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An eclipse from nature

Erica Louder for Progressive Forage Published on 01 September 2017
eclipse

It is like describing a car to a caveman – there is just not a point of reference to build common ground. There is nothing else like experiencing a total solar eclipse.

My friends who only saw the partial eclipse don’t quite understand why I use words like “spiritual,” “eerie” or “breathtaking.” Even those words don’t convey the depth of what those two minutes felt like. It brought me closer to the natural world more than any experience I can recall.

As farmers, we are indelibly tied to nature. The sun and the soil, the rain and the rhythm of the earth play a part in our eventual success or failure. Every year we gamble on nature – praying that the “stars align” in our favor. Our lives revolve around the seasons like the moon revolves around the earth. And with the end of a season, a revolution gives us a “harvest moon” to collect our crops and complete the cycle.

It is no wonder that the ancient agrarian societies revered a solar eclipse. It was an interruption to a cycle by which they lived their lives. They did not need a clock to tell the time or a calendar to recognize a changing season. These inventions only arrived as people drifted away from nature, into towns and cities.

As the modern equivalence of those ancients, we too have drifted away from that almost spiritual connection to the earth. Agriculture contraptions, like the sprinkler, mean we don’t need to rely on appropriately timed rain. Chemical fertilizers and soil correctors allow us to grow almost any crop anywhere. A cabbed tractor means we don’t even need to “get our hands dirty” when plowing. And, the most modern of technologies, a hay steamer will put an end to haying in the early hours of the morn. No need to “check the dew.”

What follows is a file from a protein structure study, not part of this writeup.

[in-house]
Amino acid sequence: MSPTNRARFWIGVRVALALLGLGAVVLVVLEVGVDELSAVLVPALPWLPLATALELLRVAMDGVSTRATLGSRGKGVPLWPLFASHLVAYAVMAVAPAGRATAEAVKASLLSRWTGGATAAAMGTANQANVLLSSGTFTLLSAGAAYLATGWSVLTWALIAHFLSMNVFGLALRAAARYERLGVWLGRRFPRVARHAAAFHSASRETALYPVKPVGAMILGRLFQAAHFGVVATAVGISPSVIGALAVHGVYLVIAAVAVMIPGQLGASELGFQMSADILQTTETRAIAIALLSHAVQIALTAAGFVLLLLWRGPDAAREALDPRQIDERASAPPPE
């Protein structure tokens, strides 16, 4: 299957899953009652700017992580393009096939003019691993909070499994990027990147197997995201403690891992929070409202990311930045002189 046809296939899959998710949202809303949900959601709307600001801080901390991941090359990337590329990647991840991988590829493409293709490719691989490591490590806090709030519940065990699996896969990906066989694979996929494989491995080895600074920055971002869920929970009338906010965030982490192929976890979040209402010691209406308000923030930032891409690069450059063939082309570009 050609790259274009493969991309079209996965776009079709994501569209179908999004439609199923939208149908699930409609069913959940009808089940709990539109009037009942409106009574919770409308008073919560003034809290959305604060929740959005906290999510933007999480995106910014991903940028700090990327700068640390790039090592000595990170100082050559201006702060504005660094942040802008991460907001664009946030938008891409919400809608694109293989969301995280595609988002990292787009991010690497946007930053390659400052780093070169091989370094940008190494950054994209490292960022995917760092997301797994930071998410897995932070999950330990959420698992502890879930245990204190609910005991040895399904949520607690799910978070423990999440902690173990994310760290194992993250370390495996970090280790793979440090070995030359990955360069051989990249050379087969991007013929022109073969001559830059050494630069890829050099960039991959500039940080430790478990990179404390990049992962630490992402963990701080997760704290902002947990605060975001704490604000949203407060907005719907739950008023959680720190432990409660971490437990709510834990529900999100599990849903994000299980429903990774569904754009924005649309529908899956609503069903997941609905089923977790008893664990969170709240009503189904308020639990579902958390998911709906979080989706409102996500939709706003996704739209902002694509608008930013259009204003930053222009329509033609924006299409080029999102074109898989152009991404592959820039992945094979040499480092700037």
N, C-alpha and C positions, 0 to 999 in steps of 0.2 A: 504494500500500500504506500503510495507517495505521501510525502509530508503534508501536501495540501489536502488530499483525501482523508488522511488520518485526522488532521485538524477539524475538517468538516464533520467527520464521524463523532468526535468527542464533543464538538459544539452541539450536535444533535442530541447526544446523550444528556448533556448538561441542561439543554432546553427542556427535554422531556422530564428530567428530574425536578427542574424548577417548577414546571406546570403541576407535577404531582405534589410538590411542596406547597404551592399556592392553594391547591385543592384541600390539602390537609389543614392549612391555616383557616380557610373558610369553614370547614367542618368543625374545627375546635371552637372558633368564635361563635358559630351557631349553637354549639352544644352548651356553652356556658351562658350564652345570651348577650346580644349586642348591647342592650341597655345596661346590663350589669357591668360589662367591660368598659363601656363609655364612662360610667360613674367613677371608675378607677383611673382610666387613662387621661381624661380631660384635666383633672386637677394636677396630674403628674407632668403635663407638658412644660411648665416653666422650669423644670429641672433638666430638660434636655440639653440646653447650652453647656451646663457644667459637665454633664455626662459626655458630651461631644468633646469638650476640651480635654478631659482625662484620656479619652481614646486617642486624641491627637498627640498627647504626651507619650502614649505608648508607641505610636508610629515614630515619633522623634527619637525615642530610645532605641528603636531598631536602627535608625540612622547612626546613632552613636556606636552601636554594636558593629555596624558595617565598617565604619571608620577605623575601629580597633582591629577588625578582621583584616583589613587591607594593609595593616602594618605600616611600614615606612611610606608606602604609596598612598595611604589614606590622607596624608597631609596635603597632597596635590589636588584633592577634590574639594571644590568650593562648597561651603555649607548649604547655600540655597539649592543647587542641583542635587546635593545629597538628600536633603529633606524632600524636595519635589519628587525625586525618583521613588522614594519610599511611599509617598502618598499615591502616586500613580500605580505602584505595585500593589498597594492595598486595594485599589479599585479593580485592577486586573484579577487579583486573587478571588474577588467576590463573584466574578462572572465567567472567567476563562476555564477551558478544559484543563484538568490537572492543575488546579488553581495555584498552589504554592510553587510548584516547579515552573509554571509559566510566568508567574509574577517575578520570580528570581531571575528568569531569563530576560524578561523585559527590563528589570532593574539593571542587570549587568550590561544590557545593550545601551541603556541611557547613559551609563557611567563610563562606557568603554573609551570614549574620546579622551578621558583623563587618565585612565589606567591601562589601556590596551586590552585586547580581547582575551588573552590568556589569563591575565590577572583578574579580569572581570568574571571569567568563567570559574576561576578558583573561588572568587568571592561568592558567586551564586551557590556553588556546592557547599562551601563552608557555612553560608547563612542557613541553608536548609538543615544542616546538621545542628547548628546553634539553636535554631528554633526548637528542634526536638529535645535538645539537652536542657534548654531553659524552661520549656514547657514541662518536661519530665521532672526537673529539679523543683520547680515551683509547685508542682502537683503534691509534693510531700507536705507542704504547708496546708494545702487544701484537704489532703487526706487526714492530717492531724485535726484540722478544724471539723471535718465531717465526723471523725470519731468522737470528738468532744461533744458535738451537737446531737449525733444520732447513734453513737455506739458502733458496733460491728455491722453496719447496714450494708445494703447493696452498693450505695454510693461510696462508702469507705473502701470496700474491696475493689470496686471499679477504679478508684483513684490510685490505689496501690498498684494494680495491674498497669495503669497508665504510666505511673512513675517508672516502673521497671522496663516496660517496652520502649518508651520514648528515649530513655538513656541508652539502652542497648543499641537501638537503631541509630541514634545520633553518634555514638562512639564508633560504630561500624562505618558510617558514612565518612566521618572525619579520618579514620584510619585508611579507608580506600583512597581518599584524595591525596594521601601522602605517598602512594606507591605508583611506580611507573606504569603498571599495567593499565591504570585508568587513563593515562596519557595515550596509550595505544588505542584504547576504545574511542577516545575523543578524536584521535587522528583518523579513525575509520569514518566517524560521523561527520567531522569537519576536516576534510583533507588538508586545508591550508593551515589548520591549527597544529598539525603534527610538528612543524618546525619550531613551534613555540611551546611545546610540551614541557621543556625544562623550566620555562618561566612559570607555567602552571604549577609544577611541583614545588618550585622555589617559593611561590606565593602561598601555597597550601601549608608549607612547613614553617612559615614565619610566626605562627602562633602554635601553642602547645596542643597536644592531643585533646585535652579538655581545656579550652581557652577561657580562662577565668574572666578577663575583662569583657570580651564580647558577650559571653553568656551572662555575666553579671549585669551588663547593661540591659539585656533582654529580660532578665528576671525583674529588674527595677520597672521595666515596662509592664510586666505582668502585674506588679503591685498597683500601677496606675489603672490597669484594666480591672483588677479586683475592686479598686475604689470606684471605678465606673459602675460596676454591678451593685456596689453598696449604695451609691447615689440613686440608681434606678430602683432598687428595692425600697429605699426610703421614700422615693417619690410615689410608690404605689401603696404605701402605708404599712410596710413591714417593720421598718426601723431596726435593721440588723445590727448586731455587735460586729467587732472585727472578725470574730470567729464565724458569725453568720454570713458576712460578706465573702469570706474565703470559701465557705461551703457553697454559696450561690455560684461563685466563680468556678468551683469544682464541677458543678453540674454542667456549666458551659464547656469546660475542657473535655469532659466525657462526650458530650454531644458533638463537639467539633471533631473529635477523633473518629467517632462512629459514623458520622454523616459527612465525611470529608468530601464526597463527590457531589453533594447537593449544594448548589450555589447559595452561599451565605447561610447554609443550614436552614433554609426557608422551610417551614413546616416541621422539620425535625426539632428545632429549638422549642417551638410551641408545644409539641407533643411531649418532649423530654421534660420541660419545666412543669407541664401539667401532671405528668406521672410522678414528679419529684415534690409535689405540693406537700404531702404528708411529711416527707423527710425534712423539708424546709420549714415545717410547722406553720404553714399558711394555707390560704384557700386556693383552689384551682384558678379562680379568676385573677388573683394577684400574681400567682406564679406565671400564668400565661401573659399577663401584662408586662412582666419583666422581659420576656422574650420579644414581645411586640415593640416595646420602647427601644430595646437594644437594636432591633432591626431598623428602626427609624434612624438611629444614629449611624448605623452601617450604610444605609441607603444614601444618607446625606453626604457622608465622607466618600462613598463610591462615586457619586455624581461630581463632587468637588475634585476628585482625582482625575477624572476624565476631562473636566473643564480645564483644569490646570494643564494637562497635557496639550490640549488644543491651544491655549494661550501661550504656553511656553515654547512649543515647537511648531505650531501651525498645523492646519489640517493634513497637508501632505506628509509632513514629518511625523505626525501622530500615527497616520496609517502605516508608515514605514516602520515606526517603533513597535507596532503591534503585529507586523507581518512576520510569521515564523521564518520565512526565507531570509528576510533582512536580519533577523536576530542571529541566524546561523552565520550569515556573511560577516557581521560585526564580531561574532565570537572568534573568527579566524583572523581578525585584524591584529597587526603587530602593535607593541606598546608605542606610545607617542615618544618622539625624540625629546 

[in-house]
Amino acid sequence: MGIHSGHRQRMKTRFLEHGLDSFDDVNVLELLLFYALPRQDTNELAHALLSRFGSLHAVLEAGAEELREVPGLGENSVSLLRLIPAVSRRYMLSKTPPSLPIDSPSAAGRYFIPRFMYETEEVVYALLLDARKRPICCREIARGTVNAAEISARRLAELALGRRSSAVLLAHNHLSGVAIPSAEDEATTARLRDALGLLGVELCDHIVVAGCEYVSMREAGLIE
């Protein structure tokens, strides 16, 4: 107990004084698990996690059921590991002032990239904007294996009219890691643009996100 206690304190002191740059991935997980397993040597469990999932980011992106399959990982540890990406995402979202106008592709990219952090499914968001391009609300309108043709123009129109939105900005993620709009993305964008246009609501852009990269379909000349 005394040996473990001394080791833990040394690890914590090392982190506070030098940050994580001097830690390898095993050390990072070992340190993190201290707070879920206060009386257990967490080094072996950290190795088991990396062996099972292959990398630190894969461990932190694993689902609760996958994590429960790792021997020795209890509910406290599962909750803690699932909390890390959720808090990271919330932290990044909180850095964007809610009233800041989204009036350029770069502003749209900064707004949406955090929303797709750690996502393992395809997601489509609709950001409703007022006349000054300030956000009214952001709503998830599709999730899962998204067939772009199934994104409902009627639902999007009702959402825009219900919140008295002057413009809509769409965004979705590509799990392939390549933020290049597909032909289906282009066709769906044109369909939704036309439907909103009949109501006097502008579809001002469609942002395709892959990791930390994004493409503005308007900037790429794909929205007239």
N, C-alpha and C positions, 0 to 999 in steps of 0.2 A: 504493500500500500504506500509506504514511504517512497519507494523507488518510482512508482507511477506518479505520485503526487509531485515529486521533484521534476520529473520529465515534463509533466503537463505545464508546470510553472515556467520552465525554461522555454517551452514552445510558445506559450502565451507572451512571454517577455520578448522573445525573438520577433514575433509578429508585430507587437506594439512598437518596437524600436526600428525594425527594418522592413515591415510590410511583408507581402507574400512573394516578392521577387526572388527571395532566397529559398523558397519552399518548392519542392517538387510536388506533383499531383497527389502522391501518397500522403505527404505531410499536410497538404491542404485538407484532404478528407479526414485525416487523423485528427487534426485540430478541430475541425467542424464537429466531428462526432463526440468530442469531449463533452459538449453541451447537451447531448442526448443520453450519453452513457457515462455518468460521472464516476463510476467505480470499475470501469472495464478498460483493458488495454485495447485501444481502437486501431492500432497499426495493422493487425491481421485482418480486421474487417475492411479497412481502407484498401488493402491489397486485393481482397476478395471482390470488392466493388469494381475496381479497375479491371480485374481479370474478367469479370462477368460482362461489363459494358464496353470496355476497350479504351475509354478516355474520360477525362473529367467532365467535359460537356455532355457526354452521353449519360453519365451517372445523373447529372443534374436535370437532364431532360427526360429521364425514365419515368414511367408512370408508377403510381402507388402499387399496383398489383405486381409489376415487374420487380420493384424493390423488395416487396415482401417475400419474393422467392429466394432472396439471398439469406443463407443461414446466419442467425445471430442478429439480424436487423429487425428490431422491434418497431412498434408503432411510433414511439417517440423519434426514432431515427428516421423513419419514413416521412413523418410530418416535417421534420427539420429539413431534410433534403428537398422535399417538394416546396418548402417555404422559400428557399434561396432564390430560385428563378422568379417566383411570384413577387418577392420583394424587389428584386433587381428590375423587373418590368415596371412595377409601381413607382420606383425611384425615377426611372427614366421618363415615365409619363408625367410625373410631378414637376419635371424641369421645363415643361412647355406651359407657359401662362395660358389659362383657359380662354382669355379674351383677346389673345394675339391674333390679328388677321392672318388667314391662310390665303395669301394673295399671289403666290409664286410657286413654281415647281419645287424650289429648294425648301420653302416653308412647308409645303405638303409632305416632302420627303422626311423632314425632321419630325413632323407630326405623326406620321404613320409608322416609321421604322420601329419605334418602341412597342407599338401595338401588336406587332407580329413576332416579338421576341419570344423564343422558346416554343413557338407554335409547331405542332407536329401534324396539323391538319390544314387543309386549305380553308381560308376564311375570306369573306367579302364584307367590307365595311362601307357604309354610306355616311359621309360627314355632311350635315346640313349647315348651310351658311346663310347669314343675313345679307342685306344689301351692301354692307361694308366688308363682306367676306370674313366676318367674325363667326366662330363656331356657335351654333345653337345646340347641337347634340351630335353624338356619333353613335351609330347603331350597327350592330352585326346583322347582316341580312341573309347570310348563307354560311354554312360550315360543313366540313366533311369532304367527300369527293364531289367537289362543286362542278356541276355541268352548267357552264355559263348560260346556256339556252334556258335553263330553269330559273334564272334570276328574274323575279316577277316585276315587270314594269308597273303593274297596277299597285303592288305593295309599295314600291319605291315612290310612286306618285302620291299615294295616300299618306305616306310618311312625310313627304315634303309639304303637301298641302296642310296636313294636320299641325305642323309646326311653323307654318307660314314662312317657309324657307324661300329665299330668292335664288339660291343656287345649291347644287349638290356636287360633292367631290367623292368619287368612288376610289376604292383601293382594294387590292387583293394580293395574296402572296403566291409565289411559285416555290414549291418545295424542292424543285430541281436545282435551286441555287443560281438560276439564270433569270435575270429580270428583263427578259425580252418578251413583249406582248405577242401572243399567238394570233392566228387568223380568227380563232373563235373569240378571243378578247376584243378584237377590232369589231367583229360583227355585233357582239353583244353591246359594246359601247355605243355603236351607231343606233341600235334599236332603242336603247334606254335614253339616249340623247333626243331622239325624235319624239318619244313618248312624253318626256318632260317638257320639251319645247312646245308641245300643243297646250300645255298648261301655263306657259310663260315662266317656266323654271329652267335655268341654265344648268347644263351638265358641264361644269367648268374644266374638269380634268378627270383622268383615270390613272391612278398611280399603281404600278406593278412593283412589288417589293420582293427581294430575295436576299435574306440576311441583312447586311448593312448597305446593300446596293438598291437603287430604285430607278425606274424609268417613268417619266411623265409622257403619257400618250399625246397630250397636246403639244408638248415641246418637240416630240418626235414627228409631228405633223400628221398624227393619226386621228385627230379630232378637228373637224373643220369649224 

On top of these, there are countless other inventions that lessen our reliance on the natural world as farmers. Now, don’t get me wrong. I appreciate all of these luxuries and have no desire to eke a living off the land. But the tide of progress is a continual departure from the original creation. So, when I have an opportunity to view one of nature’s most spectacular displays, you bet I found a way to be there.

For me, viewing the Aug. 21 eclipse in totality was not as difficult as I imagined it would be. The news reports made me believe I would be wading through stop-and-go traffic for hours to get to rural western Idaho. That wasn’t the case. I arrived at my parent’s farm the night before with time to spare.

That next morning as we wound our way though the foothills in Payette County to reach our spring grazing ground – our chosen eclipse viewing site – I waved at a Mennonite family who was preparing for their own viewing site. Their presence brought these recollections to mind, that departure modern agriculturists have made from nature. But as I stood on those rolling hills in the middle of cattle country with light from the sun on the horizon all around me but the darkness of the eclipse in front of me, I felt my return to nature.  end mark

Erica Louder is a freelancer based in Idaho.

PHOTO: Photo provided by Thinkstock.

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